To get referrals, you’ll need a strong agent network. This should include not just the agents in your own brokerage, but ideally, agents all over the country who might know buyers moving into your area. This can be done through activity in your Realtor association, attending conferences, and building relationships with the people you meet.

You can also network on social media. There are tons of agent groups on Facebook, some specifically focused on referrals and networking, and others that are more about education and improving the industry. Lurking in a couple of different groups before you dive in can tell you more about whether it will be a good way for you to meet other agents.

Open houses

When you have a listing to promote, running an open house is a good way to show it off to lots of prospective buyers at once. And as a real estate agent, it’s an excellent way for you to find buyer leads who might not be working with an agent just yet, even if the house in question isn’t the best fit for them.

To make the most out of hosting an open house, you should make sure that you have a system for capturing and following up with possible buyer leads.

1. Market the open house

You aren’t going to have any luck finding buyer leads if you don’t let buyers know that you’re hosting an open house. Distribute marketing materials throughout the neighborhood and hang fliers to let everyone know about the open house. Promote it on social media. Add a banner, highlight, or flag to your own website listings so that browsers know there’s an open house happening. Don’t forget about the signage for the day of the event!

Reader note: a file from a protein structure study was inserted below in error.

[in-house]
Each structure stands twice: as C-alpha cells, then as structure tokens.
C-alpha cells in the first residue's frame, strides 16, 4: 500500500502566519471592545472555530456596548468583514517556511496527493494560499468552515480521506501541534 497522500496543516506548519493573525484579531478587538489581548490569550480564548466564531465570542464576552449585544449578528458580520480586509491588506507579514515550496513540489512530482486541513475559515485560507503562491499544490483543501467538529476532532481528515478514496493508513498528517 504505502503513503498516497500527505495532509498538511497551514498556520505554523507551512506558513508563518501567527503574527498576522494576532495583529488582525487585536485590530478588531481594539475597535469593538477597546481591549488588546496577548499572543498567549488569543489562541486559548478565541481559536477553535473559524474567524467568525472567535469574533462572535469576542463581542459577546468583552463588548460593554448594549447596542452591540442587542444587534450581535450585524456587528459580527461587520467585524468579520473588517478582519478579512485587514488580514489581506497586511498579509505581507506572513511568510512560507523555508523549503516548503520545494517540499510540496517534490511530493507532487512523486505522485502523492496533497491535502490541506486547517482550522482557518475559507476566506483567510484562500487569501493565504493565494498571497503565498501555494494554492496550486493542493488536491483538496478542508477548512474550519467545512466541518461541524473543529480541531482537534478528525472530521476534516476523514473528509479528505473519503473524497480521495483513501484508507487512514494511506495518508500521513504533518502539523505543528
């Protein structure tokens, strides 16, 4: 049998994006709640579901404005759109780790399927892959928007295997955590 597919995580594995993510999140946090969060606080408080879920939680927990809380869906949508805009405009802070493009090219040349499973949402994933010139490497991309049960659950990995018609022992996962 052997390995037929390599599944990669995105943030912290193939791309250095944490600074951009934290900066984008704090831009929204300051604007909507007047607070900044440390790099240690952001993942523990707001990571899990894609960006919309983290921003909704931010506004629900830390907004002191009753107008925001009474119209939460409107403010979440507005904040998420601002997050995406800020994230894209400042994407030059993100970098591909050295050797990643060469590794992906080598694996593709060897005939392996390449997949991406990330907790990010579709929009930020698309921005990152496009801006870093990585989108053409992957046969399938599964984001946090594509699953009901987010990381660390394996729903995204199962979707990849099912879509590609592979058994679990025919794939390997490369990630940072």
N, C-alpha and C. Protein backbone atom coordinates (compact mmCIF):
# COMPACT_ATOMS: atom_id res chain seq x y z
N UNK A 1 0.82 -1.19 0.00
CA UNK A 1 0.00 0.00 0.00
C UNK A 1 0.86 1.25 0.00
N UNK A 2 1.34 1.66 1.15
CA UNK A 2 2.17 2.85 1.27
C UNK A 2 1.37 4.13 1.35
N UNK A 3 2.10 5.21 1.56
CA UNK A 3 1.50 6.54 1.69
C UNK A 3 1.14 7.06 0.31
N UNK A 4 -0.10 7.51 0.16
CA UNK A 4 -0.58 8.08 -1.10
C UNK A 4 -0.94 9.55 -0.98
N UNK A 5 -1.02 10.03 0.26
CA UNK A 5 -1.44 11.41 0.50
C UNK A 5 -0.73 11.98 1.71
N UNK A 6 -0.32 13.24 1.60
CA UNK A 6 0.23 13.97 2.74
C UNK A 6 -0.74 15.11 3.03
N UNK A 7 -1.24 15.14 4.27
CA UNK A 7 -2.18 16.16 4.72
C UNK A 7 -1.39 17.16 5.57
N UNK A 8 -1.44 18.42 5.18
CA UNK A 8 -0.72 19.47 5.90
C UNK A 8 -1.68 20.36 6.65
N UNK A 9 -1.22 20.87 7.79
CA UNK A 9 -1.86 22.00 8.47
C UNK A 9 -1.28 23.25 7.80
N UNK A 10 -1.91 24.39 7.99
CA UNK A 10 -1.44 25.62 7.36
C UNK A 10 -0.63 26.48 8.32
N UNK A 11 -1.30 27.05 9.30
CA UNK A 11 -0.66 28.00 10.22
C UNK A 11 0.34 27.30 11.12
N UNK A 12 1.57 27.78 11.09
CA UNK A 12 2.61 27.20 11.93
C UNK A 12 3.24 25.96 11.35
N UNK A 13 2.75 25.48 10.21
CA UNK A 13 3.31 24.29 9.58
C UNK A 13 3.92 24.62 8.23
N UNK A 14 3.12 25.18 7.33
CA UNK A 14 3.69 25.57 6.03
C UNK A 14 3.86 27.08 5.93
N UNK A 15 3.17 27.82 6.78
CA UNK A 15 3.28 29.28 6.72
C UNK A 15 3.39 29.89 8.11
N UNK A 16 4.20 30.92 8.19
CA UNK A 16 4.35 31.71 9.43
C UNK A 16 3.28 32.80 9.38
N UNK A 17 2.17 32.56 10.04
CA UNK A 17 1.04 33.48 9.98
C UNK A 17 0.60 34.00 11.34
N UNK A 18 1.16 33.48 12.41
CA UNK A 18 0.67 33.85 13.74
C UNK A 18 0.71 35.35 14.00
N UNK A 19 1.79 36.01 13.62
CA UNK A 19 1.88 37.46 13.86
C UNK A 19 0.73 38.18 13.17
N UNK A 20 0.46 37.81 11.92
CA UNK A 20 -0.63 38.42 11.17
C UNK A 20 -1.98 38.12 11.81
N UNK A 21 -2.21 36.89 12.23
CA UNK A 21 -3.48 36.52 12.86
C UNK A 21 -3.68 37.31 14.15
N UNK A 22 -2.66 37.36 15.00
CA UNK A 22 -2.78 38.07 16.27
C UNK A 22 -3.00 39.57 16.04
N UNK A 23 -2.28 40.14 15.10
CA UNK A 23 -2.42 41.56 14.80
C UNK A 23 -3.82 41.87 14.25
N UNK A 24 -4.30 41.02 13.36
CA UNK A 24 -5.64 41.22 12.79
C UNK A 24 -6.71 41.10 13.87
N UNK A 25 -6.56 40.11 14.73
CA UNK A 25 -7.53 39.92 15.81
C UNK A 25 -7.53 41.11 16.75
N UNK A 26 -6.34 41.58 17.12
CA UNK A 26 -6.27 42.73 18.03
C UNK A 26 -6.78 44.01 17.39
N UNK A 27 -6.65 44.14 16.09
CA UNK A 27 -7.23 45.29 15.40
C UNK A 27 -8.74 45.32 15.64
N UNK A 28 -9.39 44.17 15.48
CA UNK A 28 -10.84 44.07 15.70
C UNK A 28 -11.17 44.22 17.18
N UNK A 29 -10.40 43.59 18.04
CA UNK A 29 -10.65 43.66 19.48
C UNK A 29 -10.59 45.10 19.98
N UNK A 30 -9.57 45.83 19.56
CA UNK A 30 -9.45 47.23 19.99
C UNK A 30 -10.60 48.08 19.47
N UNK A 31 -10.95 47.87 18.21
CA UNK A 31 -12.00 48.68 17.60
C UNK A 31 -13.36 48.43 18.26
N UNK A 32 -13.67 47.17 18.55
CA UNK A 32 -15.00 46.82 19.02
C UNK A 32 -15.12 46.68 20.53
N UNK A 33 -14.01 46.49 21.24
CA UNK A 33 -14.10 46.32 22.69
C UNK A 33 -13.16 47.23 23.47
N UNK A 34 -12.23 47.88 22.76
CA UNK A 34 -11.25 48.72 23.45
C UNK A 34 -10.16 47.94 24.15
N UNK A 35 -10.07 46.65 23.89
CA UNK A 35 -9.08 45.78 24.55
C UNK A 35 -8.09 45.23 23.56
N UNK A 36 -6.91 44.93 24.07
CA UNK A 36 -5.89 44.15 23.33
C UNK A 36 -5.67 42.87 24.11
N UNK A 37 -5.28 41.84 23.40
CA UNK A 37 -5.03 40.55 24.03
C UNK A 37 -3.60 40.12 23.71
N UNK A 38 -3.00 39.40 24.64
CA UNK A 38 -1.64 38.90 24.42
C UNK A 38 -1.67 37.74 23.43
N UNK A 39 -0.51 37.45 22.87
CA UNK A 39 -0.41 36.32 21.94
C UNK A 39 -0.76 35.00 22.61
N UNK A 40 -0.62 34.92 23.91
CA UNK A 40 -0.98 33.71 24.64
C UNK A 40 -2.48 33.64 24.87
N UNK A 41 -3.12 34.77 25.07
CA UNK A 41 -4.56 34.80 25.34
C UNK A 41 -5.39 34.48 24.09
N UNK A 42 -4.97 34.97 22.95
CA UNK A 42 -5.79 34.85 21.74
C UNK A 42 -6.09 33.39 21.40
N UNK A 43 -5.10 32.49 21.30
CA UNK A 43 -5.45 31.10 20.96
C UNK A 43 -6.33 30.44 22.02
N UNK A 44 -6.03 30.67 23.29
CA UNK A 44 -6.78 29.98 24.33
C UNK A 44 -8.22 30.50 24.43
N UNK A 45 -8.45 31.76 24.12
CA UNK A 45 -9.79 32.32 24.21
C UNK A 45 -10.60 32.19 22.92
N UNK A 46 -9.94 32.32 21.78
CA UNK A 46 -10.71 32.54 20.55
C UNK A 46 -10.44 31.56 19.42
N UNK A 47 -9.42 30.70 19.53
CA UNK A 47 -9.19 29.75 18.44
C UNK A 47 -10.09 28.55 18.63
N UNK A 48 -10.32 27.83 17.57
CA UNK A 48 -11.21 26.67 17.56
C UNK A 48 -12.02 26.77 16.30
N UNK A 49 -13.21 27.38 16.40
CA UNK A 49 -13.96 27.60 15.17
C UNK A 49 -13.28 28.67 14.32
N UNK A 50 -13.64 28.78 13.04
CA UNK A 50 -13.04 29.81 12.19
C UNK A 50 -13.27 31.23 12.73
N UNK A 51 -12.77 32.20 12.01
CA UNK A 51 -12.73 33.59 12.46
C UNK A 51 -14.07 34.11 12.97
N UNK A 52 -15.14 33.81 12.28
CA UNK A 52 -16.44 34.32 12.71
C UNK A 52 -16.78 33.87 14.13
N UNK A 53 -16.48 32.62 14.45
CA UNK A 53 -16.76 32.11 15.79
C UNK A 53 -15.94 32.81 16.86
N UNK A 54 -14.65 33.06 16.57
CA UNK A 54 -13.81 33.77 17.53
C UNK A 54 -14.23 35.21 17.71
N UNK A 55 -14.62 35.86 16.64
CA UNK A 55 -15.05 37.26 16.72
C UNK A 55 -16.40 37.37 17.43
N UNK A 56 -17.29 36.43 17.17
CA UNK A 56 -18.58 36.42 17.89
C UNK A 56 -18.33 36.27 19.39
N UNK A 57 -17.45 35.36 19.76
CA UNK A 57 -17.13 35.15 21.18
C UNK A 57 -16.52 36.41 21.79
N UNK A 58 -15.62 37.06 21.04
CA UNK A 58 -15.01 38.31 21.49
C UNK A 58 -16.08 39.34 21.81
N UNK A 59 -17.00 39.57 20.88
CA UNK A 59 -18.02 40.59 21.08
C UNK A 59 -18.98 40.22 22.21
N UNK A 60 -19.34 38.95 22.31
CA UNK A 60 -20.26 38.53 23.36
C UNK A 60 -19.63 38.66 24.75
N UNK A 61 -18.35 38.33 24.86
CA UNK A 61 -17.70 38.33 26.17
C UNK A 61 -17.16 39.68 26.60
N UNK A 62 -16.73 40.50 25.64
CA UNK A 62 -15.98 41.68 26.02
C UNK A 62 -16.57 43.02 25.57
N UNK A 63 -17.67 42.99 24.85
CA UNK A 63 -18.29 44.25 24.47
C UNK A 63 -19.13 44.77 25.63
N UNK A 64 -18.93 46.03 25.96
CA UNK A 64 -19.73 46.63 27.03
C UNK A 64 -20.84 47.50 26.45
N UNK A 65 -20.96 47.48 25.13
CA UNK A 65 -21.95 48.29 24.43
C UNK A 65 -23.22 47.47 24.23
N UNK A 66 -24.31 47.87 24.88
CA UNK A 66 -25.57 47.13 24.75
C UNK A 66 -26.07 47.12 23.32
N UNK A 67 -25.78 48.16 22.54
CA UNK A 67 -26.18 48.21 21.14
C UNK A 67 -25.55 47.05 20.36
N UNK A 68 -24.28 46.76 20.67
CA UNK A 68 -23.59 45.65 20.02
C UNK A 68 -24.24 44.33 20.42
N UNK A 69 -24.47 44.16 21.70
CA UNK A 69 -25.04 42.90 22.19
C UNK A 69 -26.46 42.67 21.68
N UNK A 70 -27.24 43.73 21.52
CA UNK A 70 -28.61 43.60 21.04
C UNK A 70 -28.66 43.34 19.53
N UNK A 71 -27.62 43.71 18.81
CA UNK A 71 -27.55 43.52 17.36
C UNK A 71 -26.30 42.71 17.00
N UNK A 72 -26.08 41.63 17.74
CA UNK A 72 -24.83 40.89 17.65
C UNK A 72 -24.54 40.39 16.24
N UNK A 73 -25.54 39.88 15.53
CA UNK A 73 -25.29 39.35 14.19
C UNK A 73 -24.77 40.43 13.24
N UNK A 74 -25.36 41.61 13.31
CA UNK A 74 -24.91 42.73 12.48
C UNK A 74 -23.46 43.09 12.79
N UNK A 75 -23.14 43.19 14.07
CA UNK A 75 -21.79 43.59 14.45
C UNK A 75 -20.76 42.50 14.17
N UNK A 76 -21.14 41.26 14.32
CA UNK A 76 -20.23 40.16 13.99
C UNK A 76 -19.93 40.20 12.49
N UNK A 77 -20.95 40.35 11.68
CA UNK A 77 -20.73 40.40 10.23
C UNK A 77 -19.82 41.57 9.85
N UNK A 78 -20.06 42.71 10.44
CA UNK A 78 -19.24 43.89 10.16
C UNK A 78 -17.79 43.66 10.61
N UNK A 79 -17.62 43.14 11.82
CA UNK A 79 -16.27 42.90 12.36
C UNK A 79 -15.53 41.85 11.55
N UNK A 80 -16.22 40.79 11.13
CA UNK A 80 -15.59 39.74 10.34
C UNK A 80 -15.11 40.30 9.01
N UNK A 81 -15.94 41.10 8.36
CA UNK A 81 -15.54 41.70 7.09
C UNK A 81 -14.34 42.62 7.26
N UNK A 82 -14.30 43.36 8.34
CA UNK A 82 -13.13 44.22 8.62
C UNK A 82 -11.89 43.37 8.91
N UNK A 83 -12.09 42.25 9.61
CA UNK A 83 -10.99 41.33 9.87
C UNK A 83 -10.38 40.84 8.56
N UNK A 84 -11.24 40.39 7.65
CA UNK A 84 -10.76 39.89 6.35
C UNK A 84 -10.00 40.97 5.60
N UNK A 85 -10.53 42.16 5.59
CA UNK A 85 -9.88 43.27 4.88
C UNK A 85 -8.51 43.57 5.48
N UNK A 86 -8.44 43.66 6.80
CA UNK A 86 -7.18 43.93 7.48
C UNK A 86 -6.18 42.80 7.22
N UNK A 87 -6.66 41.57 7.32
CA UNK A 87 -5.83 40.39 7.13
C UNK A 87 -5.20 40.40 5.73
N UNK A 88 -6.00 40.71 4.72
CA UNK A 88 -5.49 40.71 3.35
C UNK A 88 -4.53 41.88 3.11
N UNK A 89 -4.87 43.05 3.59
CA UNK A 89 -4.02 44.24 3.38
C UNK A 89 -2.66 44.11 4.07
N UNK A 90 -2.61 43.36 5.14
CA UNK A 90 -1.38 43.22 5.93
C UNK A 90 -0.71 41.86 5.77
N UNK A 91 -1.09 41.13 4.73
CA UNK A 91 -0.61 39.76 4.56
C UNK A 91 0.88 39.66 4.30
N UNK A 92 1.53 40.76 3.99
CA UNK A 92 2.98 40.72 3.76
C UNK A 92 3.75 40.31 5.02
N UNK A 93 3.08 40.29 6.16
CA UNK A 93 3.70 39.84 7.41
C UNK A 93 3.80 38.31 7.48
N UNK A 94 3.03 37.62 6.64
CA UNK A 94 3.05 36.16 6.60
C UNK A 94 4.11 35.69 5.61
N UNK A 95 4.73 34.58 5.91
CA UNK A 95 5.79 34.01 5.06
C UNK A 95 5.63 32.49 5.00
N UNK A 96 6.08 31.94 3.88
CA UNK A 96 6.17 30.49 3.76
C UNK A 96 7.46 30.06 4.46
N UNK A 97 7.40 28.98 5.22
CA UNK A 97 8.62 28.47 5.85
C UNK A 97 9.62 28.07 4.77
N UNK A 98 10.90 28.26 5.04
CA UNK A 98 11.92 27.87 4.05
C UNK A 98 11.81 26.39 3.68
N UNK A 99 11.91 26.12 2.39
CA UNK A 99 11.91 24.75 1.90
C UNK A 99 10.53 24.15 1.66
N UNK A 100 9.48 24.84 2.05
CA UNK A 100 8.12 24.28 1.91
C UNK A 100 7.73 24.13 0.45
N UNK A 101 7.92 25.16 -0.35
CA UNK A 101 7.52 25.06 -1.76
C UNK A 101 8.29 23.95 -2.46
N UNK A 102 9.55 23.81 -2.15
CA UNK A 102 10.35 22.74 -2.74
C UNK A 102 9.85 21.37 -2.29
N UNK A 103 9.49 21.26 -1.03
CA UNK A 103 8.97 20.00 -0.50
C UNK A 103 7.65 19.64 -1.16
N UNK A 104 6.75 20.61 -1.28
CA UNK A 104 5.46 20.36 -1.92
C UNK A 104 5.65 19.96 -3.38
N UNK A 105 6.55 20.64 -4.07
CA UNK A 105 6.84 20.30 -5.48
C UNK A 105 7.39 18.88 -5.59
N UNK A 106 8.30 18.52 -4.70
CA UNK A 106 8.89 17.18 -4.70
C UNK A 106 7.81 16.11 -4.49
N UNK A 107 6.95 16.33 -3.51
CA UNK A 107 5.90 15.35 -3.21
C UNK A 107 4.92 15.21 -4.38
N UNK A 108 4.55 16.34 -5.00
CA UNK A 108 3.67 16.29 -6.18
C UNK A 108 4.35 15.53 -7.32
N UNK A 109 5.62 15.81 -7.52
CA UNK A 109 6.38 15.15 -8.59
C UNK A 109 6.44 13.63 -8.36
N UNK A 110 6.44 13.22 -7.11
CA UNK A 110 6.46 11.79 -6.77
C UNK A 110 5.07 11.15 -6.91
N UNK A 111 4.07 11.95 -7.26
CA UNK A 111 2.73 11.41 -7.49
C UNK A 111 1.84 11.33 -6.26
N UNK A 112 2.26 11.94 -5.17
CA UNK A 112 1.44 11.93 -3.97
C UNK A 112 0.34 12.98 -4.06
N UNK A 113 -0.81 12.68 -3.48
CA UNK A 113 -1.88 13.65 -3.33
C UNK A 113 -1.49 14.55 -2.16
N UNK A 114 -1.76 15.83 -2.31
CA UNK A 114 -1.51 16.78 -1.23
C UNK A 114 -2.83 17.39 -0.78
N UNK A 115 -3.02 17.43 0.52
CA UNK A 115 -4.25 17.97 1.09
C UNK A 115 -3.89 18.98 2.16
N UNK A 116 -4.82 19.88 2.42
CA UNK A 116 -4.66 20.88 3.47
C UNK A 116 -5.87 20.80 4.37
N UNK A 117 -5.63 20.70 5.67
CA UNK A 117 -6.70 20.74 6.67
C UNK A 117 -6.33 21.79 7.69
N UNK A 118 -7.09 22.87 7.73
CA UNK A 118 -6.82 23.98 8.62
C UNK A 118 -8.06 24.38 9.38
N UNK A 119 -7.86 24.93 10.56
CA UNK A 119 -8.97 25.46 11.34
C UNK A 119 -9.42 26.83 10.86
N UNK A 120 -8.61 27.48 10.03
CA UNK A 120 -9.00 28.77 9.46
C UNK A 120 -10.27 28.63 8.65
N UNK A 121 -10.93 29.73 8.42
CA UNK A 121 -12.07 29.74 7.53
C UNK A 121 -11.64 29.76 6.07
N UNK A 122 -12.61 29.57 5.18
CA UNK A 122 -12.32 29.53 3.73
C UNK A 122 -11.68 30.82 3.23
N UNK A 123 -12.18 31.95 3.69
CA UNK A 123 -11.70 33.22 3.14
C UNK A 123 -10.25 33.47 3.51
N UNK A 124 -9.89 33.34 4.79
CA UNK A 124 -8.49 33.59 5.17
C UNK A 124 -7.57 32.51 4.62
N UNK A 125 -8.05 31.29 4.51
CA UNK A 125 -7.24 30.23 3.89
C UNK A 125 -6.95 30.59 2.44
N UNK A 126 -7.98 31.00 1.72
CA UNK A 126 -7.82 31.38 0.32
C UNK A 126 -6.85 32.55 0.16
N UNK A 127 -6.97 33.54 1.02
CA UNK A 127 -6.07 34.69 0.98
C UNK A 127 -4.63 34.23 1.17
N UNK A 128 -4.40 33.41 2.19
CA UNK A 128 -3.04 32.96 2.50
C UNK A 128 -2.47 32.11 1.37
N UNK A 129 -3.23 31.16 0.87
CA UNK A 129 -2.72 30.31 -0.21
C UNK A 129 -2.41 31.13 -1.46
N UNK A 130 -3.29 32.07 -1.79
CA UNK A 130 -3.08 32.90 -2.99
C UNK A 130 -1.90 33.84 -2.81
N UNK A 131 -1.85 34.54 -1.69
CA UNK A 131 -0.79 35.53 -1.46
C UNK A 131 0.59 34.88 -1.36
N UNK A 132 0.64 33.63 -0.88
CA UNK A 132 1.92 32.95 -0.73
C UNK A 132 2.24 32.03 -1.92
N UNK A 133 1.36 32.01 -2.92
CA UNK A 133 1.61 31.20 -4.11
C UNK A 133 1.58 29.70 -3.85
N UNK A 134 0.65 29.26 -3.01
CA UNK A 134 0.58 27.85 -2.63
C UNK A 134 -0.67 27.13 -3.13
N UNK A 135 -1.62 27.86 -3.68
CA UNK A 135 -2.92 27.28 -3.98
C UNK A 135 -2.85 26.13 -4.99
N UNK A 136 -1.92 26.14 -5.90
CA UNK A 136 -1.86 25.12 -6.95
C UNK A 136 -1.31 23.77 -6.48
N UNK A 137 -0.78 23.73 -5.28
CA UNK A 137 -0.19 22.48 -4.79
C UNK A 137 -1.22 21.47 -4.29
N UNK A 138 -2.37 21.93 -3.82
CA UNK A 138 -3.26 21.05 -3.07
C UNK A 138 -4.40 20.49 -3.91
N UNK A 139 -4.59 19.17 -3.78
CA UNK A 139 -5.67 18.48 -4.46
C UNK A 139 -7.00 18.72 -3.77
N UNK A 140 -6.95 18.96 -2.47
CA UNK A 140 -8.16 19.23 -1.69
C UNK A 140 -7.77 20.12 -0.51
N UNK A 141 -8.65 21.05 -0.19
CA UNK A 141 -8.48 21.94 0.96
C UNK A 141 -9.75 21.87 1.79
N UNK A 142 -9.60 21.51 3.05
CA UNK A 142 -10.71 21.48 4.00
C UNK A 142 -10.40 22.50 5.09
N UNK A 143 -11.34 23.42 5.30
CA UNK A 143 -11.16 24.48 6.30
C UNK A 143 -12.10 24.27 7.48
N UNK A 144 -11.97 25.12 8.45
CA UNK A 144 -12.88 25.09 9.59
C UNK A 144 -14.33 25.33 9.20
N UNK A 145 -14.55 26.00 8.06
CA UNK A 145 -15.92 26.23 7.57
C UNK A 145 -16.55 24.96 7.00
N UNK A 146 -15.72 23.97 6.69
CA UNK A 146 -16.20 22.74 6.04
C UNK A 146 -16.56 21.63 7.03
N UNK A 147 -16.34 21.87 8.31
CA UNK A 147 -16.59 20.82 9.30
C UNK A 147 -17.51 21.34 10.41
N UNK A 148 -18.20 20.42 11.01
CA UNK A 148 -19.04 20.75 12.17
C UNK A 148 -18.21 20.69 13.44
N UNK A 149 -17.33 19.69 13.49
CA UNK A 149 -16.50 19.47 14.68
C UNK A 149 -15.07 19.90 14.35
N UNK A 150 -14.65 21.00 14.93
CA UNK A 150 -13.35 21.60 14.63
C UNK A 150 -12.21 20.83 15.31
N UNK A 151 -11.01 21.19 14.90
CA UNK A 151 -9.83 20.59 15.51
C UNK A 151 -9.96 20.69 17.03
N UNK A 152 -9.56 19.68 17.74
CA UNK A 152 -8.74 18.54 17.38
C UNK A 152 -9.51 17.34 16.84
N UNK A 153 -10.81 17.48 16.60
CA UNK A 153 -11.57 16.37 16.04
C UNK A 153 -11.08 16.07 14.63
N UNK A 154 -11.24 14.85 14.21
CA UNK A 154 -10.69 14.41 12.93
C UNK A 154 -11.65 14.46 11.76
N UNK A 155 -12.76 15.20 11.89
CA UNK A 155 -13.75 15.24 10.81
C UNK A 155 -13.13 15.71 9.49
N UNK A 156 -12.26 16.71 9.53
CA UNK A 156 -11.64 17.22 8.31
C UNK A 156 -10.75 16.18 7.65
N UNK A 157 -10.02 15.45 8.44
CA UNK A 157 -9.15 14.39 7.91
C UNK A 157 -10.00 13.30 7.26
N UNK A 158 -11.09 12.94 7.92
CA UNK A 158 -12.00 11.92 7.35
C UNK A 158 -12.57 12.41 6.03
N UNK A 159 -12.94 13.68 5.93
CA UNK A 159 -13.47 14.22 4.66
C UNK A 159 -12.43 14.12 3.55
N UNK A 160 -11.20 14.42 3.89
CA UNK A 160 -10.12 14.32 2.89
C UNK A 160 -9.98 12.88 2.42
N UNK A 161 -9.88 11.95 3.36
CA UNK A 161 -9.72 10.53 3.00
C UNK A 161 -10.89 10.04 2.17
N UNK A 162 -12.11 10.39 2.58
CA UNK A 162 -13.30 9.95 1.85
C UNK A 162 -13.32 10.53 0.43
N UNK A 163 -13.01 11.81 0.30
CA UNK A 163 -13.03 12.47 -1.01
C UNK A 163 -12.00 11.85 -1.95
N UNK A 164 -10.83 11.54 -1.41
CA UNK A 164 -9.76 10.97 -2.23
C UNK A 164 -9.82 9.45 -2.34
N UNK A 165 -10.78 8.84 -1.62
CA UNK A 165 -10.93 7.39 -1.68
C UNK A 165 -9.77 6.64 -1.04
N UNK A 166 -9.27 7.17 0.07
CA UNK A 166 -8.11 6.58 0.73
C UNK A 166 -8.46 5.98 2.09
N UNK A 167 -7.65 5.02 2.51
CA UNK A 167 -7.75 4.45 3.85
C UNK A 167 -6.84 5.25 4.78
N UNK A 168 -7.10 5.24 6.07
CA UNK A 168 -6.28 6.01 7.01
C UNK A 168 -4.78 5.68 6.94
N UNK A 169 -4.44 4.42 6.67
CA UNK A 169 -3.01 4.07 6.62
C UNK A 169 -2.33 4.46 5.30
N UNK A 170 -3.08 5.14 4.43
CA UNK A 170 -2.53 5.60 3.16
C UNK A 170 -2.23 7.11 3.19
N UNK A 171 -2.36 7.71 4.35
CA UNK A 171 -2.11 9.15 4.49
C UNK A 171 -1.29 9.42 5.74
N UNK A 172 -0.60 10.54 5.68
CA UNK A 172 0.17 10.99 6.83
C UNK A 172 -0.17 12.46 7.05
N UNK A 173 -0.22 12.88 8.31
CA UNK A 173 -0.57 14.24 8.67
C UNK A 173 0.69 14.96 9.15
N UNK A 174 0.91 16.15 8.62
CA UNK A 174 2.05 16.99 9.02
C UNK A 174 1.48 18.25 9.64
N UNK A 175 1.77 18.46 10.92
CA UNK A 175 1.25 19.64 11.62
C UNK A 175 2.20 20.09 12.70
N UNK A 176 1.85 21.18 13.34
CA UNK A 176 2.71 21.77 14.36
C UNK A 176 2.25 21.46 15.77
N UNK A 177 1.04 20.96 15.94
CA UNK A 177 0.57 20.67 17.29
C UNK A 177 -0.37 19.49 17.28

2. Get the details

Different agents have different levels of comfort with how to capture lead information at open houses. You might want to ask visitors to sign in using a sheet (with space for a phone number or email address), but be aware that you might not get the most accurate information if some buyers (or lookie-loos) don’t want to give you a way to contact them.

Another way to get contact information is to start conversations with people walking through the house and therefore figure out upfront whether you might be able to help them with their home search. Even if this listing isn’t the right one for them, you might have another lined up that is.

3. Follow up

The contact information you’ve collected isn’t going to do you any good at all if you don’t use it to check in on your leads and see how their search is going. Buyers who are touring open houses are typically at the awareness or engagement stages of their customer journey, so these are warm buyer leads that should be prioritized.

Local partnerships